Grignan is a commune in the Drôme department in the Rhône-Alpes region in southeastern France.
It has a magnificent Renaissance castle and is mentioned in the letters that Madame de Sévigné wrote to her daughter, Madame de Grignan, in the 17th century.
Built in 1760Open to the public in 2015 as a hotel of 9 rooms, it has now regained its original name of "La Ferme Chapouton."
Our 1500m ² Mediterranean Garden offers a variety of lavender, rosemary and other plants that require no irrigation. There is no chemical product used (only organic fertilizer).
It is the oldest monument of Grignan. Of primitive Romanic style, the chapel dates the XIth century. Its so pure facade as well as the regularity of its construction in small device, make it a remarkable building. Surrounded by the community cemetery, this roman chapel, dedicated to Saint Vincent, was the village church before the Collegiate was constructed.
Located 100 meters from the main house, the Private House consists of: 4 suites of whom a junior suite, 2 comfortable rooms, all decorated with a personal style.
Welcome in the Main House of the "Clair de la Plume" (17th & 19th Centuries), where its history began.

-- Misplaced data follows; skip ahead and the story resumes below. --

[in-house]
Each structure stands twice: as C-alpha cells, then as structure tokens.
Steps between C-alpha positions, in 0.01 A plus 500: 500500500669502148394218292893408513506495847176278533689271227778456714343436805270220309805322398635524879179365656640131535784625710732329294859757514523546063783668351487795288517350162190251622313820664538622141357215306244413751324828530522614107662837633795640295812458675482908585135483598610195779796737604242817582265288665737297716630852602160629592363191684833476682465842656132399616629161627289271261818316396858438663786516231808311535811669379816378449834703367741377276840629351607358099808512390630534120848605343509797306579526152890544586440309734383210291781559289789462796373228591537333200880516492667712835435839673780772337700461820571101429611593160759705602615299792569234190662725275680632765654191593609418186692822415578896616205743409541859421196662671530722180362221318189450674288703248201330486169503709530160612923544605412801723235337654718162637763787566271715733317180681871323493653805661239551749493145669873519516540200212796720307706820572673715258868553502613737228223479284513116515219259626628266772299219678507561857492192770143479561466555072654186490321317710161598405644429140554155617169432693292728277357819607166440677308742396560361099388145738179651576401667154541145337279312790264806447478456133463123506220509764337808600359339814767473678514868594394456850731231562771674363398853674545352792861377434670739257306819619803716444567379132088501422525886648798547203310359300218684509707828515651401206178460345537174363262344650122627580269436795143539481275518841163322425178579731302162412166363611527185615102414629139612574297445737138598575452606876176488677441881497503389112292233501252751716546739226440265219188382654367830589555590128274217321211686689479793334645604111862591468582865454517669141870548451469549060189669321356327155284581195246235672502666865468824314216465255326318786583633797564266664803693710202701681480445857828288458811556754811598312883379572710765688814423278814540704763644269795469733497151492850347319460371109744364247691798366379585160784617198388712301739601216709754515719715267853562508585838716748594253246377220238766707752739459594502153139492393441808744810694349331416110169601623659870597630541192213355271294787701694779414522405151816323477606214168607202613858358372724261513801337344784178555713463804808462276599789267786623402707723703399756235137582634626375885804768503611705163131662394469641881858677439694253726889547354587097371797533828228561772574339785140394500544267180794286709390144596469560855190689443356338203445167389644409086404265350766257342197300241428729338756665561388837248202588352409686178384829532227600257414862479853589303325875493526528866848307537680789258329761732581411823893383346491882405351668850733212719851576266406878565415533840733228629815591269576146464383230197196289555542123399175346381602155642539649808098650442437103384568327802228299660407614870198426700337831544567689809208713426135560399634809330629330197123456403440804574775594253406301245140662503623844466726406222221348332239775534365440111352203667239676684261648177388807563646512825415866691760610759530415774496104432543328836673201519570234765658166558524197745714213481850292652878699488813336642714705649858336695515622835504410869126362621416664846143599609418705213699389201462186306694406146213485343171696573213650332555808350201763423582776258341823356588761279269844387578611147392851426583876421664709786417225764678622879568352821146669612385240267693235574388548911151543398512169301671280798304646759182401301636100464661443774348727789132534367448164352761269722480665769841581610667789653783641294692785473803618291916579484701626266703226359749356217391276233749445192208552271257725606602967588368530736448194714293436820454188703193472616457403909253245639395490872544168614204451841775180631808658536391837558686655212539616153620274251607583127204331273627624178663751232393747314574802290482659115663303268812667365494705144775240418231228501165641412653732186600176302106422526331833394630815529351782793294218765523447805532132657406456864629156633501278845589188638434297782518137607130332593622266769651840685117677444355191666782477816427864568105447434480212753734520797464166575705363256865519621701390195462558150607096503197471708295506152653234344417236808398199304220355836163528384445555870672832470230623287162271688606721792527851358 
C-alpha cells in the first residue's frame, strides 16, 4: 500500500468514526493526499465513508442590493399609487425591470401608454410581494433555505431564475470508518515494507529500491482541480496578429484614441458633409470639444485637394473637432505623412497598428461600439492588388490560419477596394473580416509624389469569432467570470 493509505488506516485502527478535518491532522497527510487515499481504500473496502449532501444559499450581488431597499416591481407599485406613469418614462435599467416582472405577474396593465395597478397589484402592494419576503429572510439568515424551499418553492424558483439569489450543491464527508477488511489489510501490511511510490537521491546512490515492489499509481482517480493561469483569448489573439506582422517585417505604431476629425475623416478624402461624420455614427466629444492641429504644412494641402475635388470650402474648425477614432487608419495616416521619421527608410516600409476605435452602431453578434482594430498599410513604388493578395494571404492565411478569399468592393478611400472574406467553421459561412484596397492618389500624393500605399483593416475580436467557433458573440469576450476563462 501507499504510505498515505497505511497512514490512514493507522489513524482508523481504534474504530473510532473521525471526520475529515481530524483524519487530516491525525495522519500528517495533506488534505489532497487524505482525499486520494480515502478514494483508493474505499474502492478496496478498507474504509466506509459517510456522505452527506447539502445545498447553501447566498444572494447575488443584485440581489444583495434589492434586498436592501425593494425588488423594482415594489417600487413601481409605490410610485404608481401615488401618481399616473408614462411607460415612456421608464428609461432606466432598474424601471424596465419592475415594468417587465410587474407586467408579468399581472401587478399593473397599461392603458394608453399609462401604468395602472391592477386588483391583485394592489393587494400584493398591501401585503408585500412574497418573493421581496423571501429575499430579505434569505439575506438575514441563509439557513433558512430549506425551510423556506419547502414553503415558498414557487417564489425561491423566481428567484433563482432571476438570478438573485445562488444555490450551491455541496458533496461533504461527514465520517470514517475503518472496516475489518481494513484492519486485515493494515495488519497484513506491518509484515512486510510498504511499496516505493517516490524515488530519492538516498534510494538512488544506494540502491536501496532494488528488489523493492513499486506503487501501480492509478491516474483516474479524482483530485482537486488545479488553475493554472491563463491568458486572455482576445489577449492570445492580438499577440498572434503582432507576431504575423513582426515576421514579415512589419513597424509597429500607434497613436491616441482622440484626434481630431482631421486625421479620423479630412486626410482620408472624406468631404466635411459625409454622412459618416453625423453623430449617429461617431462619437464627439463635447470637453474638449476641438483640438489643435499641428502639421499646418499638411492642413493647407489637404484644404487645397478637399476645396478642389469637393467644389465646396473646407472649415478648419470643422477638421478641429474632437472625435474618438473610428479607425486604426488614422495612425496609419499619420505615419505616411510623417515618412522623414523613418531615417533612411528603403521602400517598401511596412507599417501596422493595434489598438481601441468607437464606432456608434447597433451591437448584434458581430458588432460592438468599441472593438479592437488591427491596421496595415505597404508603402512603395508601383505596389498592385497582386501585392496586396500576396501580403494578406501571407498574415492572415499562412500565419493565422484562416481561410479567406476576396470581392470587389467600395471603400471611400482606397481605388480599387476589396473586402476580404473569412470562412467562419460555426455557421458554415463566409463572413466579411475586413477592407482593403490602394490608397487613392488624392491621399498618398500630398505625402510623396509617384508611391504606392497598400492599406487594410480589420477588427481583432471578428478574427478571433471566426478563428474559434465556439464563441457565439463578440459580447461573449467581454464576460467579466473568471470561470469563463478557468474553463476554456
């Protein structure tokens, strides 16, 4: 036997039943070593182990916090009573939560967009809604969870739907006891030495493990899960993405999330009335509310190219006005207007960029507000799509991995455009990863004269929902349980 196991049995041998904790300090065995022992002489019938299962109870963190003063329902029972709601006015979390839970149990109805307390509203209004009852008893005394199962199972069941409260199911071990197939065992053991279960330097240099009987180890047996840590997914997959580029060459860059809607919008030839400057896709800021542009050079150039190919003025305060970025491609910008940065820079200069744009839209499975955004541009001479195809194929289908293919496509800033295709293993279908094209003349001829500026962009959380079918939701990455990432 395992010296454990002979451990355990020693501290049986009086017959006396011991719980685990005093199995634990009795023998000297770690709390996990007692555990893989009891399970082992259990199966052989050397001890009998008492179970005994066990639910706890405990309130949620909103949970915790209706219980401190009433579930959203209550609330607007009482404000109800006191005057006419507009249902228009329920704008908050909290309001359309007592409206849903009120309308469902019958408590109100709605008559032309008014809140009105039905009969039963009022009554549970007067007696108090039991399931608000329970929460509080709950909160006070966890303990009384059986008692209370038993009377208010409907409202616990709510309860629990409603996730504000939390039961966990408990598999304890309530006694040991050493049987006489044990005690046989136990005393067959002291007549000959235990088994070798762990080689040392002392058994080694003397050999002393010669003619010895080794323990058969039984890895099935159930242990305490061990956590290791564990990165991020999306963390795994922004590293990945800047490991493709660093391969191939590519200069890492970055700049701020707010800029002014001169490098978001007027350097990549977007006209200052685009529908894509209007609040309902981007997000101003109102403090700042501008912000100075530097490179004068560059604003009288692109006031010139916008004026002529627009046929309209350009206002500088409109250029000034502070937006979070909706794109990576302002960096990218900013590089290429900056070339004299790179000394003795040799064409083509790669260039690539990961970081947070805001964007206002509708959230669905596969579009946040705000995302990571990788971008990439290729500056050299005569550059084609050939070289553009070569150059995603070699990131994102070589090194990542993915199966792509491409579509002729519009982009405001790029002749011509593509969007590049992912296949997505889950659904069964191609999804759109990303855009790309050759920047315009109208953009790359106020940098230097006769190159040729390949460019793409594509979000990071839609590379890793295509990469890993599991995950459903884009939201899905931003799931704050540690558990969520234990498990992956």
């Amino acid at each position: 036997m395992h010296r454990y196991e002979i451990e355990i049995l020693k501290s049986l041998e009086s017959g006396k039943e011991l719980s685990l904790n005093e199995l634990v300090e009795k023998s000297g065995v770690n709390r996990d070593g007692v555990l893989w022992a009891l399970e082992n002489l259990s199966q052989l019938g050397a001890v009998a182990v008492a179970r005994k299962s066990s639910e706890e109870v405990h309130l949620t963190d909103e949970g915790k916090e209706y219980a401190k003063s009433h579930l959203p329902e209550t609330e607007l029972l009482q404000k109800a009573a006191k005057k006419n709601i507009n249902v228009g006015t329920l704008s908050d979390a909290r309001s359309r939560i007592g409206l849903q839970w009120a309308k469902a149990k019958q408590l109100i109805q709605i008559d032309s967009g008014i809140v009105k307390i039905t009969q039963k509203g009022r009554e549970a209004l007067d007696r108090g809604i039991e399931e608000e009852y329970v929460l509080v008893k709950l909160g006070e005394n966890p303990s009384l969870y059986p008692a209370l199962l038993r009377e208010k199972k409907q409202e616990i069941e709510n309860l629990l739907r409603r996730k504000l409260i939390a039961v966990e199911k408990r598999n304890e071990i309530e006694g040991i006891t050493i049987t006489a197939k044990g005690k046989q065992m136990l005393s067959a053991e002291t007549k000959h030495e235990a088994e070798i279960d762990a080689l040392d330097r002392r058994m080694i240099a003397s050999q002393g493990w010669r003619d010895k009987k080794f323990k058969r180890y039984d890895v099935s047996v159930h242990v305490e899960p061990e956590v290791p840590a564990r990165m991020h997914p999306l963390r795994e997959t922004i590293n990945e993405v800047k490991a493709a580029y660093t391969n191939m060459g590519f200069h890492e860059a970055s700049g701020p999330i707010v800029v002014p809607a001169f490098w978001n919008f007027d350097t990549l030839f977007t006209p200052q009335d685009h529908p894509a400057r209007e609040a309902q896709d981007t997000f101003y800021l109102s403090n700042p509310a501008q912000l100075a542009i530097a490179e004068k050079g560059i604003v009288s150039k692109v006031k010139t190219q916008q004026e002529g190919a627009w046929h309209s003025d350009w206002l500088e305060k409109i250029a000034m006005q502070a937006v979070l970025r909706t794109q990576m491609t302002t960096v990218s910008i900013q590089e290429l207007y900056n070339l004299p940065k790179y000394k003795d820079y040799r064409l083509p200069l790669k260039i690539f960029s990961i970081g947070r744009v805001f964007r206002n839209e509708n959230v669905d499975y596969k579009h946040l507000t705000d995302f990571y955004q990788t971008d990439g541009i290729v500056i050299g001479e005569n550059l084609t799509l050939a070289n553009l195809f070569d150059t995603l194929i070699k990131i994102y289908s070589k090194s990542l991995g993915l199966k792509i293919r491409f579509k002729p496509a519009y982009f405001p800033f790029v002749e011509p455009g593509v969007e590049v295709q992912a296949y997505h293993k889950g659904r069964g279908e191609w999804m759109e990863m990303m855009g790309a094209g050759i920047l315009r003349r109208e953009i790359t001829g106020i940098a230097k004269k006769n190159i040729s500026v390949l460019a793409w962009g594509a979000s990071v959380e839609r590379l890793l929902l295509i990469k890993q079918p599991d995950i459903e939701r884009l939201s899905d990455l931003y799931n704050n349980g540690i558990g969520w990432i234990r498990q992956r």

Our guest house, just next to the hotel, has private rooms with bathrooms (no bath, but a shower, washbasin and toilet), garden and swimming pool reserved for exclusive use of the guest house. Minibar, TV satellite.
Listed Historical monument dating back to the 13th Century. The Belfry formed, with twelve other towers, Grignan’s defensive system in the middle ages. It was originally the main tower for monitoring the surrounding countryside. Later a dome was added when the village’s first clock was installed.
From 12th century to 17th century. Classified Historical Monument.
The mention of the castle is made in 1035, reported in cartularies of the time as « castellum Gradignanum ». From 1239, the castle becomes possession of the Adhémar de Monteil family, whom transform the medieval fortress into a pleasant place. The south façade, called François I façade, was built in 1545.
In 1559, Louis Adhémar died without any children, and his heritage went to his sister Blanche’s son. Blanche was married to Gaspard de Castellane. The daughter of Mme de Sévigné, Françoise-Marguerite, married François (Comte of Grignan), who was the 5th generation from Gaspard de Castellane. The castle was nearly totally destroyed after the Revolution, in 1794.
In 1912, Mme Fontaine, a wealthy widow, bought the ruins and started to rebuild them. The property was sold to the district in 1979.
Today, the castle is a museum where, all year long, several cultural events are organized (classic music and jazz concerts, theatre, proceedings…).
The visit is a must!